70 years of James Bond – the past, present and future of the 007 novels
Corinne Turner, Managing Director of Ian Fleming Publications, reflects on 70 years of James Bond – and what the future holds for the 007 novels.
James Bond has been the work of Corinne Turner for over 30 years. During the course of those three decades, she has overseen the republishing of classics such as Casino Royale (which turns 70 today, 13th April 2023), Moonraker (her personal favourite) and the 12 other Ian Fleming penned novels (plus two short story collections) as well as continuing 007’s adventures with other authors.
In her tenure as Managing Director of Ian Fleming Publications, Turner has kept the Bond machine powering forward into the 21st century, maintaining the legacy of the character but also developing him for a contemporary audience. To put it simply for film fans, she’s the Barbara Broccoli of the books. Which makes her the perfect person to catch up with to discuss 70 years of Britain’s favourite spy, the future of the books and one very special story fit for a King’s coronation.
As we speak, it’s an exciting time for Bond fans. All of the classic novels are getting a reprint with very jazzy new covers, Kim Sherwood became the first woman to write a Bond book with last year’s Double or Nothing, and a special 007 story has been created to coincide with King Charles III’s coronation, aptly titled On His Majesty’s Secret Service.
Of the upcoming novella, which will be released two days before Charles is anointed King, Turner says: “It came together very late. I wish we’d thought of it last year but it wasn’t until February when there was an announcement [on the coronation] that we sat down and said, 'Yep, we’ve got to do this.'”
The author of On His Majesty’s Secret Service – the plot of which sees Bond thwart a shady plot to disrupt the King’s coronation – is Charlie Higson, who has prior experience with the character through his Young Bond spin-off series.
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On enlisting Higson for their royal mission, Turner says: “We only had a couple of months to do it and Charlie has always made it clear he wanted to do an adult Bond after the tremendous Young Bond stories so he was the perfect fit. It was originally supposed to be only 40,000 words but Charlie got carried away.”
One of Turner’s biggest challenges is keeping Bond fresh for a 21st century audience especially as the character doesn’t always lend himself to modern sensibilities, with the key being finding the right authors: “You need to find somebody who will enjoy doing it, someone who really loves the books, someone who can both work from Fleming and also create something fresh. The films can change actors and we can change authors.”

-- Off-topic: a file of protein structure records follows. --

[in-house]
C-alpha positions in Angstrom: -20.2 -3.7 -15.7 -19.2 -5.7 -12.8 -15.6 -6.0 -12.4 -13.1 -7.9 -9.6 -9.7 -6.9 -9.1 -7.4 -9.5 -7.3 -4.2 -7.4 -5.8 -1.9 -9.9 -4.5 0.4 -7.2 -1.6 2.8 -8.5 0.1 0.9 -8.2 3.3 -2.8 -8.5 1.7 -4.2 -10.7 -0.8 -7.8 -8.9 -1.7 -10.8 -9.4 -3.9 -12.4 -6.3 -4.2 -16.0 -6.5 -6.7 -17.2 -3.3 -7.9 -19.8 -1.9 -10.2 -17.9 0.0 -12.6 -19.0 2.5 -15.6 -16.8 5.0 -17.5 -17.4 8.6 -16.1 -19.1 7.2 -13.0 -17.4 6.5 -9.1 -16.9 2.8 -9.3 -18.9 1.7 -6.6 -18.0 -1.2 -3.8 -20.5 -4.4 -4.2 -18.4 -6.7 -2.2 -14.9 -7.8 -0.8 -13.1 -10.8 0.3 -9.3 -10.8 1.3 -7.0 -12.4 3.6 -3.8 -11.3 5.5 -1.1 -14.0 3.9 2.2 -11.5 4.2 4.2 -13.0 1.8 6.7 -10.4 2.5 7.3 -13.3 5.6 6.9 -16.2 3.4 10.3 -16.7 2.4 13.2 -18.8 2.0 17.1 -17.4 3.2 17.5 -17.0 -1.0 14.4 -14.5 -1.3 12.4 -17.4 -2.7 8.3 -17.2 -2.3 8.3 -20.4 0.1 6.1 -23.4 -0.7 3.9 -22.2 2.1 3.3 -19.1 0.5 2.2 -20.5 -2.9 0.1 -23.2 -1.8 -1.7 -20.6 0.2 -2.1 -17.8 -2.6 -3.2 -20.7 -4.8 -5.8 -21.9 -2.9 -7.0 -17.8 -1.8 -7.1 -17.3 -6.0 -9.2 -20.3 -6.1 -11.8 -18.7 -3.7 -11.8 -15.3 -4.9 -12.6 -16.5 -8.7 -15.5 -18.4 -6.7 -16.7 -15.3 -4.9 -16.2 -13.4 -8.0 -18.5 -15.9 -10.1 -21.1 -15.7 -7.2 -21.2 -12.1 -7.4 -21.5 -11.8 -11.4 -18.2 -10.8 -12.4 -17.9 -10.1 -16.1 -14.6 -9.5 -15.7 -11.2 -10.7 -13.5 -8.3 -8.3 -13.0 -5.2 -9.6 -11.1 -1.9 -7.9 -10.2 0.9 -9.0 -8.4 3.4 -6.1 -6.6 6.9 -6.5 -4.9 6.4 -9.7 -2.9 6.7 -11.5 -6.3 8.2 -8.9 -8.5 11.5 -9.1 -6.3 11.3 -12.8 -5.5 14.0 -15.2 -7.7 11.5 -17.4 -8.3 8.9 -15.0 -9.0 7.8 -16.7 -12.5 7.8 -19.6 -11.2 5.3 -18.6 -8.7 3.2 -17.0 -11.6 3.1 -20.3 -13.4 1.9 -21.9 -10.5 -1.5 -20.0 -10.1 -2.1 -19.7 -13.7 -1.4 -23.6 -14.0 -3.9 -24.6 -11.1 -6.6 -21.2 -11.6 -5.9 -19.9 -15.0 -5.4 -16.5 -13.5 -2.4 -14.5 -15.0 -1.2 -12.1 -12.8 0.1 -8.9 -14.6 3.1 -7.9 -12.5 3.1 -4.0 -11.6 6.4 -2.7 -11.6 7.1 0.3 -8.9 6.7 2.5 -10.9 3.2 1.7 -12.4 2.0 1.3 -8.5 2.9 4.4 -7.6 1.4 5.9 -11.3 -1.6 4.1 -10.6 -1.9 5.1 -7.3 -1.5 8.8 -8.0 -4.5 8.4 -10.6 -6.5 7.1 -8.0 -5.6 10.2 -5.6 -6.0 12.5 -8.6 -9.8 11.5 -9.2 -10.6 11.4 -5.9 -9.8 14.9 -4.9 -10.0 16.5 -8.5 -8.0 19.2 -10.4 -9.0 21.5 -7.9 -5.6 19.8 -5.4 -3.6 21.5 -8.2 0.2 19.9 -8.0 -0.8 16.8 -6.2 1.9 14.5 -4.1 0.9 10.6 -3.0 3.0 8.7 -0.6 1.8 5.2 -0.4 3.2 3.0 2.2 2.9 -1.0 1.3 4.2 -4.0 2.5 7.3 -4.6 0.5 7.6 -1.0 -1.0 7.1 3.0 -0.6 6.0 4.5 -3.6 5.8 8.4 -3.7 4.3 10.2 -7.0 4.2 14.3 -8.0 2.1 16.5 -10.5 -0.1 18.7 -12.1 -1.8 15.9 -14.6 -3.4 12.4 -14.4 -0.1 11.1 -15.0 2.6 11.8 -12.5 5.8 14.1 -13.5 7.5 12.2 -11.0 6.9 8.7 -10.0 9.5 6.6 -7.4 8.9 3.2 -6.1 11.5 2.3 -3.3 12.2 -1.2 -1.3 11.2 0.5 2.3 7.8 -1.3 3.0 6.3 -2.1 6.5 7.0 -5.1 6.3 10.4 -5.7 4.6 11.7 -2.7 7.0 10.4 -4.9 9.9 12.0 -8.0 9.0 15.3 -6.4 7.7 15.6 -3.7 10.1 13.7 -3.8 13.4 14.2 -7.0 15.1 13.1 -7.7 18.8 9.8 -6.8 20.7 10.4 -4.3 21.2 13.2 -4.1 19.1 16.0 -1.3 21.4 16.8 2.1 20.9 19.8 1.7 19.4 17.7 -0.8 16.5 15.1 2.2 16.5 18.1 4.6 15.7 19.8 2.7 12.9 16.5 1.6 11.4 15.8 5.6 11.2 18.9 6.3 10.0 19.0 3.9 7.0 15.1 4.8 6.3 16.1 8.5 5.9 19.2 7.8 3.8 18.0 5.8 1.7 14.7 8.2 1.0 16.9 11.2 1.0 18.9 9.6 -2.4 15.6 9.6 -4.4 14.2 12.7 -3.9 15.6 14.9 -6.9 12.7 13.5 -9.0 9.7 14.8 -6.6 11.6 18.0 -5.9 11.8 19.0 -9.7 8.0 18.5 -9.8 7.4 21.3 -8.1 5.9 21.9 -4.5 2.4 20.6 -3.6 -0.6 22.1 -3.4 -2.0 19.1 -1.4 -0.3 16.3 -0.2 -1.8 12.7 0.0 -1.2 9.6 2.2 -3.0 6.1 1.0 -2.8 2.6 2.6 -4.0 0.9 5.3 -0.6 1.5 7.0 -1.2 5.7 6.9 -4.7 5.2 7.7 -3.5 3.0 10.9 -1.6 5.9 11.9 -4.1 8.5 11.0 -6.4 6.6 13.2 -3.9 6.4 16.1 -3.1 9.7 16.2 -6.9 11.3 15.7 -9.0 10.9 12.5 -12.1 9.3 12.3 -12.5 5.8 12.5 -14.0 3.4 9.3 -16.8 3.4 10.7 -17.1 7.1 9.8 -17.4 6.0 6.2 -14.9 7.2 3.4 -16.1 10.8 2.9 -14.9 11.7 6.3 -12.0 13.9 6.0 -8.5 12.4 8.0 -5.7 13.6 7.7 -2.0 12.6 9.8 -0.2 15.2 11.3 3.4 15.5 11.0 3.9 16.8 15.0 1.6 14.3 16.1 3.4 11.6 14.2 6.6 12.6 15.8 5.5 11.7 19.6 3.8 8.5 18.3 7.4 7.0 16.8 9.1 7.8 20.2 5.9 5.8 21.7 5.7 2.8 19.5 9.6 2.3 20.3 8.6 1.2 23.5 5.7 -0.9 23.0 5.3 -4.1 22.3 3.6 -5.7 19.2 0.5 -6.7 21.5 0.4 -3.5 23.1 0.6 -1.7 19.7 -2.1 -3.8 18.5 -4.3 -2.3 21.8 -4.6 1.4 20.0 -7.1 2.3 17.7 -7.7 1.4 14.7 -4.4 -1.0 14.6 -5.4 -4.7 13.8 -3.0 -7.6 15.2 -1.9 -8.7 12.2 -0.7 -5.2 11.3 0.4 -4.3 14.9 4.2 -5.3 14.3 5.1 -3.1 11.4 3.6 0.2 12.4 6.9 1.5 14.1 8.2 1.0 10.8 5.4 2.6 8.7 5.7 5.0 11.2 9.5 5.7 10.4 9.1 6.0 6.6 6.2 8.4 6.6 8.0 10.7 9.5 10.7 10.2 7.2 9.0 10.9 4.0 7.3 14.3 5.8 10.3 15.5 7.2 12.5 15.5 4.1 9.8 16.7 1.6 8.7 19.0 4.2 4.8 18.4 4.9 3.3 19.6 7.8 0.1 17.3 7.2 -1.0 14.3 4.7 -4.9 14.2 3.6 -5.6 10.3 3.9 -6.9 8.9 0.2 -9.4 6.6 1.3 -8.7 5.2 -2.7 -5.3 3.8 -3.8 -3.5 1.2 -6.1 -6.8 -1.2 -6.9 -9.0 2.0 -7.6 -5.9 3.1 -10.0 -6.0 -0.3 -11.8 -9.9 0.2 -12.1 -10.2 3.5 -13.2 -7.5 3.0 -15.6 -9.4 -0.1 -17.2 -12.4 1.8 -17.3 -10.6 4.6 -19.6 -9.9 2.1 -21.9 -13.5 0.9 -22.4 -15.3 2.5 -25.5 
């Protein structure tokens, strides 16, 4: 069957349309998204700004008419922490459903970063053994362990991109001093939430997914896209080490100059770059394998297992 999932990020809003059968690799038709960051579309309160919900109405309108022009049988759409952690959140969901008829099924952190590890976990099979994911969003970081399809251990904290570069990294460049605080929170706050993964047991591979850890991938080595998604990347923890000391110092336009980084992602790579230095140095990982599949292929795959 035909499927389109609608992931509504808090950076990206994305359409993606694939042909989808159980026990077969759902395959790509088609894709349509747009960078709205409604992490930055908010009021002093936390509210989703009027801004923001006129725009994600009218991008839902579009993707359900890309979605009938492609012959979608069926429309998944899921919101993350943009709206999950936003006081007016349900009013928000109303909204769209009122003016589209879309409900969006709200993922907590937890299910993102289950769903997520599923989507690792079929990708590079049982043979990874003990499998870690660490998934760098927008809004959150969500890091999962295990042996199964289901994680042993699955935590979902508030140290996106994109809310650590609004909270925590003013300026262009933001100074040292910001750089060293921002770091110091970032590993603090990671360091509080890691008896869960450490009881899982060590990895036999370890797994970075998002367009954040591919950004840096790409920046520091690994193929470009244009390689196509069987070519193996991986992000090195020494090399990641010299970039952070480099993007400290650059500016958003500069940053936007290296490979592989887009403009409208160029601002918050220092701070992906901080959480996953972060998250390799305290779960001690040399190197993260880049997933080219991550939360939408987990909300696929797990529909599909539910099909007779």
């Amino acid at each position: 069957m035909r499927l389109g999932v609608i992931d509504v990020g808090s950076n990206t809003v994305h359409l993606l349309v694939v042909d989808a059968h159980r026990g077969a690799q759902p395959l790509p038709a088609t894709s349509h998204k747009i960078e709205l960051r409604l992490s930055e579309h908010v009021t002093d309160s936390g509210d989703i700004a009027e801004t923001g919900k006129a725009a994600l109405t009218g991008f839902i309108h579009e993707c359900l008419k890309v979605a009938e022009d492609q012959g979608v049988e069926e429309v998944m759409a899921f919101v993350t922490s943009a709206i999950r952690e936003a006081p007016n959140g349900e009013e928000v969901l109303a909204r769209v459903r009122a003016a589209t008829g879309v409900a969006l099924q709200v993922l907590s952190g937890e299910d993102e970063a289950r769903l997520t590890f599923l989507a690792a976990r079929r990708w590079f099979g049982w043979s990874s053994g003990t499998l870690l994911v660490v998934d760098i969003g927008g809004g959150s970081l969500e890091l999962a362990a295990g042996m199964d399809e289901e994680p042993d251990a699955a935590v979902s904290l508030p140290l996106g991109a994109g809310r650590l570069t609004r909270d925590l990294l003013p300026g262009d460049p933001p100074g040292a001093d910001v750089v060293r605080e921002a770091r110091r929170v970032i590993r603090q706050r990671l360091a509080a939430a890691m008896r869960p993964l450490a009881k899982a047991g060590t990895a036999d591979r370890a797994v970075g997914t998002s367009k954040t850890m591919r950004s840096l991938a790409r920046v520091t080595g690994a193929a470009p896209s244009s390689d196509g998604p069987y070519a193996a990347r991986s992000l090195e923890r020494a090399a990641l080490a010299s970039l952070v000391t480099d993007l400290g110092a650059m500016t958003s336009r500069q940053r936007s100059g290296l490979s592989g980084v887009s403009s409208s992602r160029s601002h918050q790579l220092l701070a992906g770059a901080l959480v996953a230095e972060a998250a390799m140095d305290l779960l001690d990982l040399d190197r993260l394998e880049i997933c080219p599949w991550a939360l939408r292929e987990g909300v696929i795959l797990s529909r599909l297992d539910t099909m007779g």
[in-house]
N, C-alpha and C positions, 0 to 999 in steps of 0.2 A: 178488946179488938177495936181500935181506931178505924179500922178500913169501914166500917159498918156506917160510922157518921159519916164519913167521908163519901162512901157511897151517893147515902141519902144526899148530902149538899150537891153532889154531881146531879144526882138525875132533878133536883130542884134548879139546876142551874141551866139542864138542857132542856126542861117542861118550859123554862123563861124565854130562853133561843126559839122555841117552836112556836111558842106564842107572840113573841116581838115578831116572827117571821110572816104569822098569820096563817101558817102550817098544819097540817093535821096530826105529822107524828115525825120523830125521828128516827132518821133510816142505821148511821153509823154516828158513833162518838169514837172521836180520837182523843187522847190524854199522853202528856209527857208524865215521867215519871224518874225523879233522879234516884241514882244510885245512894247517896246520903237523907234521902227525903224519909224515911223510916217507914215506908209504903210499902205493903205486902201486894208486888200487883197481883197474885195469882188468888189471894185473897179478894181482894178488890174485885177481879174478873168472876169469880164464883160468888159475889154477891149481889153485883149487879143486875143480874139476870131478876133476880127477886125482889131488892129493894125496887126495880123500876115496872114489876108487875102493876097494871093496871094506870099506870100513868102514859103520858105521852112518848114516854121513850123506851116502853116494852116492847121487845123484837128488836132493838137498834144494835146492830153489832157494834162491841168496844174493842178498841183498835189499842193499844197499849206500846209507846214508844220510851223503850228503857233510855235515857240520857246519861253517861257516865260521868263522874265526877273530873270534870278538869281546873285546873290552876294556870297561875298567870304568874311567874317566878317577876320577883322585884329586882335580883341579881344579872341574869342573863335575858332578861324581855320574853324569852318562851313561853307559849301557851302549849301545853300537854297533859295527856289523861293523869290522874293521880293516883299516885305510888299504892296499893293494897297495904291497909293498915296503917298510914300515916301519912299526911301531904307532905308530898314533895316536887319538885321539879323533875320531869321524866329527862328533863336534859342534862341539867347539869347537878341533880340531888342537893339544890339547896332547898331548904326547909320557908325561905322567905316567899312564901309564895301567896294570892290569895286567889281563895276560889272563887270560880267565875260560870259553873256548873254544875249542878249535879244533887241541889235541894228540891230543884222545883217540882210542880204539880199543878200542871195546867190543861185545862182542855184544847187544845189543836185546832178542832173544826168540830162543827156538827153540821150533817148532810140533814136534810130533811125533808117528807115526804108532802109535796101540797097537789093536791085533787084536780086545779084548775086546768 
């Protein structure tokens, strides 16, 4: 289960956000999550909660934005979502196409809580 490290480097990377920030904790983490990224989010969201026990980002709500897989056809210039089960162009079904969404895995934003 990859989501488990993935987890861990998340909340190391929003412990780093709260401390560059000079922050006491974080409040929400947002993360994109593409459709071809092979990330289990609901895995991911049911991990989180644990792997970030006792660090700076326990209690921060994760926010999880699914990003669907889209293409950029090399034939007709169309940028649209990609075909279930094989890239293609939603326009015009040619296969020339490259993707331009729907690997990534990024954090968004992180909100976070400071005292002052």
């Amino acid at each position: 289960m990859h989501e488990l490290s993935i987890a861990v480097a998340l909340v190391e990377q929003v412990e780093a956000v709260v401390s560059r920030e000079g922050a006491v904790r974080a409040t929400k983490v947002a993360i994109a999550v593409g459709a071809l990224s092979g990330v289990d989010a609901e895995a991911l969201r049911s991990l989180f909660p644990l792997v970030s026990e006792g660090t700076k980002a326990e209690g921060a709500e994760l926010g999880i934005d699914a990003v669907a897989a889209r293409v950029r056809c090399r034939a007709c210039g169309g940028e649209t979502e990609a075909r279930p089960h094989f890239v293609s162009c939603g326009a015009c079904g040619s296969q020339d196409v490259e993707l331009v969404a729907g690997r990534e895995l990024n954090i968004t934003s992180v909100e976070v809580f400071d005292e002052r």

She later adds: “You also need to find somebody who understands what’s going on in 2023. James Bond has changed over the years, in the films he changes and in the books he also changes to suit the current audience.”
Anthony Horowitz, who has written three Bond novels over the last decade, was fortunate enough to be able to pull from leftover Fleming material that was initially written for a planned but ultimately scrapped TV show.
That of course prompts the enquiry of there being more Fleming papers for future authors to pull from but it looks as if the author’s archives have been more or less emptied: “We actually used a couple of TV scripts and outlines of TV scripts that Ian had written and he’d already turned a lot of them into his own short stories. There were a couple he hadn’t but there’s not a lot left. Nothing particularly substantial, I’m afraid.”
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So what does the future of James Bond in book form look like beyond On His Majesty’s Secret Service? Well, there are plans and lots of them, it’s just that Turner runs a tighter ship than M and there will be no leaks or hints here. But she does say big things are coming.
“We have things in the pipeline but like Bond’s world, it’s on a need to know basis. If I told you, I’d have to kill you. But we do have exciting things in the pipeline. What we don’t do is work to a tight schedule. We put something out because it’s quality and the right project. If it’s not right then we won’t do it. We’ve got to do Ian Fleming proud.”
As the world’s most famous spy hits 70 with a gulp of a Vesper martini, he remains as popular as ever. The news of who will replace Daniel Craig as the movie’s Bond is a permanent fixture of gossip both online and off and the announcement of Higson’s novella generated more publicity than most full-length novels. James Bond is as much of an icon of British pop culture as Shakespeare or the Beatles, but why is that?
Turner, who is better placed than virtually any other living person to answer, says: “It’s fantasy. It’s escapist. They’re not too serious. You can actually enjoy yourself. And honestly, the films do a fantastic job of keeping him fresh.”